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Discussion Starter · #1 · (Edited)
So one of the things I've always wanted to do was go pike fishing on St. Clair. For whatever reason, it's just never happened. Well life changes, and as a result, I'll be moving out of state this fall. I'd like to make a trip over in the next couple of weeks, and honestly not totally sure where to start. I was thinking around the north channel on up to Fair Haven. Ideally, I'm looking for fish around the 30" mark. I have a lake nearby that i fish and can catch a dozen between 20"-26" in an hour, so that's not really what I'm after. What I'm not sure of is what water depth I should be targeting there this time of year. Will I find weed edges in 20fow? As far as lures go, one of my favorite pike baits is a black spinner bait, and I'll probably start with that. Having said that are there better color options for St. Clair? Are musky baits a better option for reducing the number of hammer handles caught?

I'm not looking for anybody specific spots, I'm fairly confident in my ability to find fish. Just looking for some general pointers that might cut down the learning curve a little. Thanks in advance!

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I fish for numbers, not just big fish, and find plenty of 30-35" pike mixed in with the smaller guys. So just stay away from really warm water (80s in June) and you'll have a good shot. You'd probably have better luck in the lake launching out if Harley or Selfridge in that timeframe and spend the first hour driving around marking weedbeds on the west side if Anchor Bay. If the stuff in 5 or 6 feet of water are too thick to fish when you get over there, move out to the ones in 8-12 feet of water. You could do a good job if covering that area in a day and feel confident you gave it a good shot. I find the area you mentioned to be harder to figure out. Some days can be great while many others are frustrating until you really learn the area. And it doesn't look like you are going to put in a lot of trips to do that.
 

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I haven't casted the lake in years but when I did cast for musky caught quite a few 25-35" pike casting smaller musky lures. One area that was usually good was around Grass Island in the outflow of the North channel and out in front of the Salt river. You will also catch many largemouth and smallmouth while casting for musky, along with a walleye every now and again.
 

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I found some nice ones around where PT said a couple weeks ago. Perch color body bait trolling around 2.2 mph in 10 fow. Not sure about this time of year but I have caught them casting dark green swimjigs with chartreuse paddle tails and spinners tipped with paddletails into the tight reedy shallow areas (4-6 feet) around the north and middle channels. That was earlier in the year though and I'm not sure if those spots hold fish now. I've had better luck on bluegill and perch colors. Seems like the bigger ones like natural colors on this lake.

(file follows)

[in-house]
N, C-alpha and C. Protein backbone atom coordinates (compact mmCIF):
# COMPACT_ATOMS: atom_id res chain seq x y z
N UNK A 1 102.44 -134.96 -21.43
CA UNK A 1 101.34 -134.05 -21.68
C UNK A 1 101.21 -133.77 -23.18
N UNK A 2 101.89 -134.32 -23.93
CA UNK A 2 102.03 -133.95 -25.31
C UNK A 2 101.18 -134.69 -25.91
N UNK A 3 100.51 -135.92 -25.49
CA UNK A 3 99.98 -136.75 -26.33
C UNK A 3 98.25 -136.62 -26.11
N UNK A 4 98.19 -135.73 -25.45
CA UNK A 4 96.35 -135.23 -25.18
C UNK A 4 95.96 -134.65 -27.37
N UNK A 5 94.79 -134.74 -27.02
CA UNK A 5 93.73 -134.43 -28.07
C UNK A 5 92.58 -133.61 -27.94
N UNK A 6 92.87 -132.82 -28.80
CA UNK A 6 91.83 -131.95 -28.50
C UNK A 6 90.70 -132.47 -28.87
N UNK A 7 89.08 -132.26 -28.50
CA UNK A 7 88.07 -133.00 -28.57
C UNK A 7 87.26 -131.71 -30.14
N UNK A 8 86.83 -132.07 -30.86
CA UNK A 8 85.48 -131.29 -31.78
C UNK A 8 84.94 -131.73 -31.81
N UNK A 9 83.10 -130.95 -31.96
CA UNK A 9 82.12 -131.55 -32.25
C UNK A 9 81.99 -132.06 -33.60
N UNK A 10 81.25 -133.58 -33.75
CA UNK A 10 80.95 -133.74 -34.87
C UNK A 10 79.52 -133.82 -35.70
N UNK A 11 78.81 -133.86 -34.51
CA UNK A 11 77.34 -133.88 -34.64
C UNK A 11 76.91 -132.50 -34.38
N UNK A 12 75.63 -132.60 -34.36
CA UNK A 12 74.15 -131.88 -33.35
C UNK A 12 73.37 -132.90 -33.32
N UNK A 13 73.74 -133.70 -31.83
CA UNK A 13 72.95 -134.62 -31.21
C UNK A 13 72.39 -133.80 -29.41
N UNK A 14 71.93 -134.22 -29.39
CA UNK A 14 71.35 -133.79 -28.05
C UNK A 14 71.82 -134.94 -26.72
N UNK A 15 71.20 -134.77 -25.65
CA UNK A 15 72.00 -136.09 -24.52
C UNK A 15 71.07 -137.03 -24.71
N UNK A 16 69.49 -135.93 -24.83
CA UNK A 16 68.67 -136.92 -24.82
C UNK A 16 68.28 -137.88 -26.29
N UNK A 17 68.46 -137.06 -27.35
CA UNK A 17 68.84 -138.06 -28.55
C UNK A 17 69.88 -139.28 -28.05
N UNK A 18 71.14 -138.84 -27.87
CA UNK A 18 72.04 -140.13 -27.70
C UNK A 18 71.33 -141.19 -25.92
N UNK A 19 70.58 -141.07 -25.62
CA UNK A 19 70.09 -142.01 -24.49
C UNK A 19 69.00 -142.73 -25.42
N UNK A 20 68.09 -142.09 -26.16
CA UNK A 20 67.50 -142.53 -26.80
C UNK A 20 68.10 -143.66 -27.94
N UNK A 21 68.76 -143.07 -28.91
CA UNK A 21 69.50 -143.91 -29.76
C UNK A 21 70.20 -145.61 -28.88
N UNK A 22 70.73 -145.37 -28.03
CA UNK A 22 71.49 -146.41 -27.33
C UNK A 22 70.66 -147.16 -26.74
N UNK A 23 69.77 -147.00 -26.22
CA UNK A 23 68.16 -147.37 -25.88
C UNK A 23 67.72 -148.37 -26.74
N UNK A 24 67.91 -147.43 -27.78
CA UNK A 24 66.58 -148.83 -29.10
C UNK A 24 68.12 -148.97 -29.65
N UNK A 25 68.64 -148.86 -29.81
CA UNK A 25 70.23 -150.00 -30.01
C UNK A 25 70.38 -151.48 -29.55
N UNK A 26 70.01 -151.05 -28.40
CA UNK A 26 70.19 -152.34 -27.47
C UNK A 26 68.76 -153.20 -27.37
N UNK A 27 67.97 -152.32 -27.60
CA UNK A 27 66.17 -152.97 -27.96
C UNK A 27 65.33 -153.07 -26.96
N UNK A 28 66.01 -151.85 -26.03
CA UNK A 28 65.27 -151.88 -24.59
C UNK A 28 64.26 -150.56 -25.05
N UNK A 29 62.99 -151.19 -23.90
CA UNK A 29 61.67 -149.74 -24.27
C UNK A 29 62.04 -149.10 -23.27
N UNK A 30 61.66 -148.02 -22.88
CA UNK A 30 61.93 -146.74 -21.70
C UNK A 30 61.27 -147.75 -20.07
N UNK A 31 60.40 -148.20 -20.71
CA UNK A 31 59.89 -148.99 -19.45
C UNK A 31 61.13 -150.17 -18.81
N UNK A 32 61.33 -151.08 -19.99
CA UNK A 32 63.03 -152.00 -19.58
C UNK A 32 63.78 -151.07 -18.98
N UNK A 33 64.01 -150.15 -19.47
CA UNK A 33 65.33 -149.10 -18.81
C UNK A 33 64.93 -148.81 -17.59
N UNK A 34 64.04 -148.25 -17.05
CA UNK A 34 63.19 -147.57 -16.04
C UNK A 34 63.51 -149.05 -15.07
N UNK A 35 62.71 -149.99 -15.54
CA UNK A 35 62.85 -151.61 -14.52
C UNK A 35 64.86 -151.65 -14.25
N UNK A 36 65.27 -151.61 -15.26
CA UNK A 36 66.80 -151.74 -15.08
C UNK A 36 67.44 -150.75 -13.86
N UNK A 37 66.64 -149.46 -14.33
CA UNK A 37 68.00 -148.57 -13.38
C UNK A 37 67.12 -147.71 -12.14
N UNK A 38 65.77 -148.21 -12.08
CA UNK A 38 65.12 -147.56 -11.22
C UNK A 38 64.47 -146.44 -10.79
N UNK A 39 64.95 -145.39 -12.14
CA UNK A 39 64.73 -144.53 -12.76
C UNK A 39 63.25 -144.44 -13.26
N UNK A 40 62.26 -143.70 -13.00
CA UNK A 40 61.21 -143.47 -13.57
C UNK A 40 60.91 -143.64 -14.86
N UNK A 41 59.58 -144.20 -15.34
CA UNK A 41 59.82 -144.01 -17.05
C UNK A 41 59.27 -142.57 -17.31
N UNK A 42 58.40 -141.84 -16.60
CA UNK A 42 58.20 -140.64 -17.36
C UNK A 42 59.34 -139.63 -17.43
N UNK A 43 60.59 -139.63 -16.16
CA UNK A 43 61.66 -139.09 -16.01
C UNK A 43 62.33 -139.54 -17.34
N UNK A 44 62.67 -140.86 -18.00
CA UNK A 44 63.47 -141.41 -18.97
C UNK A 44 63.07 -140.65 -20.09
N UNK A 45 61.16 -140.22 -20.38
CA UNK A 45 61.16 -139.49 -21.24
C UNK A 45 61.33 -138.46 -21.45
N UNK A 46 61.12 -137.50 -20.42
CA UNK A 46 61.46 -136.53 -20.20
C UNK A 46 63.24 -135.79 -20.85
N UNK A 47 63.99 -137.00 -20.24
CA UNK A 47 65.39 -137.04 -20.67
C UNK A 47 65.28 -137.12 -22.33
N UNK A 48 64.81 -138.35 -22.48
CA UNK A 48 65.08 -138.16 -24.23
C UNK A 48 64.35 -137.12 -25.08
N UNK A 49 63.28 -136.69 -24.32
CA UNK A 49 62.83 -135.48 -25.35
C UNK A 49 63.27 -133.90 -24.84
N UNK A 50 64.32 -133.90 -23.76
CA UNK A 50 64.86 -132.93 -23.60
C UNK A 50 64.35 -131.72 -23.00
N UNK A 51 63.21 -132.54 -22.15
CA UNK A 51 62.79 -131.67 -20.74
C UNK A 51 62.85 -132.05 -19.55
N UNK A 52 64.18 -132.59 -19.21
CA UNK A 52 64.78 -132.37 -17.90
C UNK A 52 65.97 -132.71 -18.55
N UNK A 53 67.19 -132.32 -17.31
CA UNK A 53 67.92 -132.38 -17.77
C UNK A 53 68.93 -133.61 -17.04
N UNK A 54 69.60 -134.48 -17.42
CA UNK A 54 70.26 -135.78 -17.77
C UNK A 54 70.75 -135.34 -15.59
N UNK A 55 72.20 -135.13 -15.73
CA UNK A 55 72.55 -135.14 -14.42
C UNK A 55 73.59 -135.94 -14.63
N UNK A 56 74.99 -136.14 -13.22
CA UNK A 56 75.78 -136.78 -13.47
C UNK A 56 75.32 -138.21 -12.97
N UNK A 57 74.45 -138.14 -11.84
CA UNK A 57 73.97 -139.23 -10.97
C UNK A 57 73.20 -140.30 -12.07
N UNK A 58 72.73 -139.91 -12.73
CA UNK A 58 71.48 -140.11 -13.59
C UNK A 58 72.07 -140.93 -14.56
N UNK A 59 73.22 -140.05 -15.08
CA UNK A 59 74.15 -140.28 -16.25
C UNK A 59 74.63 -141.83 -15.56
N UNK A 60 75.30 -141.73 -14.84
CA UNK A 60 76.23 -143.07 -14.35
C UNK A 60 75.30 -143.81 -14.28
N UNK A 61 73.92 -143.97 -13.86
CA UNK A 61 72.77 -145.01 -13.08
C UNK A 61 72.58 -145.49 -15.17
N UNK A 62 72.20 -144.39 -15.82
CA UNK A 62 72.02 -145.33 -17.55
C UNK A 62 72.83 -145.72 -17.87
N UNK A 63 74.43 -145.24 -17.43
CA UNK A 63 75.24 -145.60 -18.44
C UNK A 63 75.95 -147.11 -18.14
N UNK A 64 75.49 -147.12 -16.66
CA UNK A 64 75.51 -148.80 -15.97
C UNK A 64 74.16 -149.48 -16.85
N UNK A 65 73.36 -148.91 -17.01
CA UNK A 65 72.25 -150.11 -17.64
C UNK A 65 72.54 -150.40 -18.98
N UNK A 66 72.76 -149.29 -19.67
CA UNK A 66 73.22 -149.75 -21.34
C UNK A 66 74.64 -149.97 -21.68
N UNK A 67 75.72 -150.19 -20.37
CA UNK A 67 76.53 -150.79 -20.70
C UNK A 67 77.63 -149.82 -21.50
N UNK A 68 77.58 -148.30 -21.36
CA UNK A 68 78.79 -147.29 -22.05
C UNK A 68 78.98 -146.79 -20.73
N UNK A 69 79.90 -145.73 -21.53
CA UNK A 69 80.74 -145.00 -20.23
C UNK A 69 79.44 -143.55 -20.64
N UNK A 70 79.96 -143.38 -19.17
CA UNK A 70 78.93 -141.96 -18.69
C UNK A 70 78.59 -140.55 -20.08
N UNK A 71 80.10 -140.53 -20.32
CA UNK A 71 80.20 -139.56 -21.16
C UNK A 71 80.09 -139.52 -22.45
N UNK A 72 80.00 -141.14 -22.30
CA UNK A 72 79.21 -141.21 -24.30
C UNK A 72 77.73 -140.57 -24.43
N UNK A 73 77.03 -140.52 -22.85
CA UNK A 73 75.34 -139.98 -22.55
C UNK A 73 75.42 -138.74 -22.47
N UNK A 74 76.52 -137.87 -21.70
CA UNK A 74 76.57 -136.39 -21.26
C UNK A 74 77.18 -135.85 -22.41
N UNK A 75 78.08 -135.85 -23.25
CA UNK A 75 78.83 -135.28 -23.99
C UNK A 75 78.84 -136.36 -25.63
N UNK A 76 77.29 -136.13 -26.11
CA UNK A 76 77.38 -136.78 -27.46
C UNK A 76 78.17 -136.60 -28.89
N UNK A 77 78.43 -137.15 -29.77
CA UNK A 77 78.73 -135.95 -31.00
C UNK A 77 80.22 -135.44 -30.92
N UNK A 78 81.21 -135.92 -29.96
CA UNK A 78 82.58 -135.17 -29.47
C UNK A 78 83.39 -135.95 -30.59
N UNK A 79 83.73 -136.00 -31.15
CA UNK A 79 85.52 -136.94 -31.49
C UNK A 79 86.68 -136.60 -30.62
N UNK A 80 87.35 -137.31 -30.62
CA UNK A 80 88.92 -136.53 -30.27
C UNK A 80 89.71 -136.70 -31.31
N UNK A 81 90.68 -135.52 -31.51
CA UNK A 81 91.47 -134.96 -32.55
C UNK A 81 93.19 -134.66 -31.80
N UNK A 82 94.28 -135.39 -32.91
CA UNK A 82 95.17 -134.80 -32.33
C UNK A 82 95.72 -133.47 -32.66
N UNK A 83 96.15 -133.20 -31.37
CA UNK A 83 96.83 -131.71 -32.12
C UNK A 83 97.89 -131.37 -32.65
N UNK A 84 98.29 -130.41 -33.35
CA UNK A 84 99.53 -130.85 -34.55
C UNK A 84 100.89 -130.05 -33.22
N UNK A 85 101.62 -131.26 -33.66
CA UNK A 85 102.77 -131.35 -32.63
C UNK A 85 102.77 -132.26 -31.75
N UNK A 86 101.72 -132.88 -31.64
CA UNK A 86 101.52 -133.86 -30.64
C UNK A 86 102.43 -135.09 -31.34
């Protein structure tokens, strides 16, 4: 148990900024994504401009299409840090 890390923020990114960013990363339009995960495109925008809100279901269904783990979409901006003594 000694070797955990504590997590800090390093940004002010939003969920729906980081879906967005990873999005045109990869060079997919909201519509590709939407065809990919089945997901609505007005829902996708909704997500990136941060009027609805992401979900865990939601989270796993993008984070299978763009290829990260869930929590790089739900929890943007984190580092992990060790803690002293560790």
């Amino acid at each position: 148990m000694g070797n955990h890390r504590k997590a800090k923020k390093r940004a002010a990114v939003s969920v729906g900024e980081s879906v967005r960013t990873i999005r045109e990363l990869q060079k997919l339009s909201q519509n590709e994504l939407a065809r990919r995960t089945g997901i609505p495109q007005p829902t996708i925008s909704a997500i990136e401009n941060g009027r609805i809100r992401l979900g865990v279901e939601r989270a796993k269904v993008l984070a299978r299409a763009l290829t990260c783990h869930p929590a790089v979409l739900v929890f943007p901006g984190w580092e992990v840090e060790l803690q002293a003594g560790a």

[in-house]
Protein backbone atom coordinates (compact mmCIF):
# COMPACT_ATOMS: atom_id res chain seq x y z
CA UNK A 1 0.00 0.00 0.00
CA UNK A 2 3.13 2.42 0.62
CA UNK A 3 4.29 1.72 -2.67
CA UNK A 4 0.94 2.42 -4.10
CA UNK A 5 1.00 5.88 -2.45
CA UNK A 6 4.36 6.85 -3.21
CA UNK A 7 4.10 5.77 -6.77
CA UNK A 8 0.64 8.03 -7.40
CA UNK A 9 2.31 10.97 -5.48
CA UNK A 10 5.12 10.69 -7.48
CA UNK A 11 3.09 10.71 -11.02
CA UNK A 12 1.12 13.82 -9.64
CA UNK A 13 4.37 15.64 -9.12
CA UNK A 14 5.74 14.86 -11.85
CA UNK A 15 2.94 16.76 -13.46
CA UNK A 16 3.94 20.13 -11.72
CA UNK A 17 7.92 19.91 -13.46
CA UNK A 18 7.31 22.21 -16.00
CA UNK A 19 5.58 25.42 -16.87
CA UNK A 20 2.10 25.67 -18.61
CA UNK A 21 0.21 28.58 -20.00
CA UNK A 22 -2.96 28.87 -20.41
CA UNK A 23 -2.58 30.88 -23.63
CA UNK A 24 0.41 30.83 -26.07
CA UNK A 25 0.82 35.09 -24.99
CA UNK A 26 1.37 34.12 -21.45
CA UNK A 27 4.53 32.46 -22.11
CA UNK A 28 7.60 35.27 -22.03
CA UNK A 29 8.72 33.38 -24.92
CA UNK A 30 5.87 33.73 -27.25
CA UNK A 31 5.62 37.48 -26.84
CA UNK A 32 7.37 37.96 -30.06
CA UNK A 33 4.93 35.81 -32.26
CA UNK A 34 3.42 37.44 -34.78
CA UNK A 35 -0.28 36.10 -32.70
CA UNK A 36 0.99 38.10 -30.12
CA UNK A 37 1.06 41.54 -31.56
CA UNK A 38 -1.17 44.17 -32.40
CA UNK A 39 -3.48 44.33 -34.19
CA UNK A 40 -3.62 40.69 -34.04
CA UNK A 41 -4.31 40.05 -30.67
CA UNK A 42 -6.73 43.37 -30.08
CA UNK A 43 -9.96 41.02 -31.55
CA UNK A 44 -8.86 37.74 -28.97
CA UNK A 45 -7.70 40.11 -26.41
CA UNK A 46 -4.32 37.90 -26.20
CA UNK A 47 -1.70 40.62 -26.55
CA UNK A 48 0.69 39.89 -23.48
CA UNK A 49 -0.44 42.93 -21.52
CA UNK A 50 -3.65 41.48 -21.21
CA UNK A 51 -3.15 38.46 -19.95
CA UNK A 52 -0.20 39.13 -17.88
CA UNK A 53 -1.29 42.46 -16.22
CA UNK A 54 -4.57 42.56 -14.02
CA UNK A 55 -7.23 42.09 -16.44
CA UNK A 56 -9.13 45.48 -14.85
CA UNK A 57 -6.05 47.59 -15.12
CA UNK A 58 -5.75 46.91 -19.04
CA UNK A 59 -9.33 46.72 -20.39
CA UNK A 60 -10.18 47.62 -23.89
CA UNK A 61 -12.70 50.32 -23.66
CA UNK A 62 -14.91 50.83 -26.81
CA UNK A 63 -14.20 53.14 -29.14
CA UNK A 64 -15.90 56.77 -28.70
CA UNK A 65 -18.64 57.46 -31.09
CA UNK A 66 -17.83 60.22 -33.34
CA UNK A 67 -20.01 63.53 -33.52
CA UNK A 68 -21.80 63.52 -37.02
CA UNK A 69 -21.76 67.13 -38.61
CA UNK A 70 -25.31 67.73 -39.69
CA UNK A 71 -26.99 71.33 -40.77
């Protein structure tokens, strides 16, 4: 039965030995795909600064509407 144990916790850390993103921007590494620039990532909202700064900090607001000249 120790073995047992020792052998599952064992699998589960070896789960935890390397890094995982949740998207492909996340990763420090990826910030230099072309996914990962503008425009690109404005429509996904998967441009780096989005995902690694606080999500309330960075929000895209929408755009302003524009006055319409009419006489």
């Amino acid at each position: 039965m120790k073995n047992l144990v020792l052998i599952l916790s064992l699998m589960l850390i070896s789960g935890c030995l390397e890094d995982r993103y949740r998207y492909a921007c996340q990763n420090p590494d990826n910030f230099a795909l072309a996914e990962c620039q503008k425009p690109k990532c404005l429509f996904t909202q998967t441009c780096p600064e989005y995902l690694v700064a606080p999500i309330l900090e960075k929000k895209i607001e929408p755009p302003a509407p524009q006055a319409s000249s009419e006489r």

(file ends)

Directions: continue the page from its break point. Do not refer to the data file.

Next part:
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It is well known that big pike tend to prefer cool water. If you want gators, the channel outflows with the cool St Clair River water are certainly the places to be throughout the summer. That may include well into the lake, depending upon where the cabbage beds are.

Yes, big baits do help the size percentages. I got one just over 35 inches Sunday trolling the N Channel outflow, and missed another that seemed pretty big. Those were on 9 and 7.5 inch baits, respectively. I've also done well with natural colors, but that's just about all I've fished.

Pike 35 inches or better are rare in SE Michigan. Got my PB 37 inch pike on a 13 inch lure on a very chilly December 1 between the Clinton and Strawberry Island. Have caught many to 34 inches, a few 35 inchers, but only a couple or three a yard long yet.

Caught the big one Sunday on a steep drop-off that would be a tough area to stay on and cast due to the strong current, unless you have a real good anchor or auto-pilot capabilities. This is prime time. When I've hit the pattern early enough, I've had days with about a dozen good sized pike, especially if the water has a good stain.

Later the N Channel drop-off can get rather weedy to troll without getting hung up constantly, though the pattern of the weeds is visible on the surface, so staying clear and on the deep side might work. And you can drift and cast the edges or with weedless baits over the tops of the beds. But weed growth is so low this year that might not even be a factor for a while.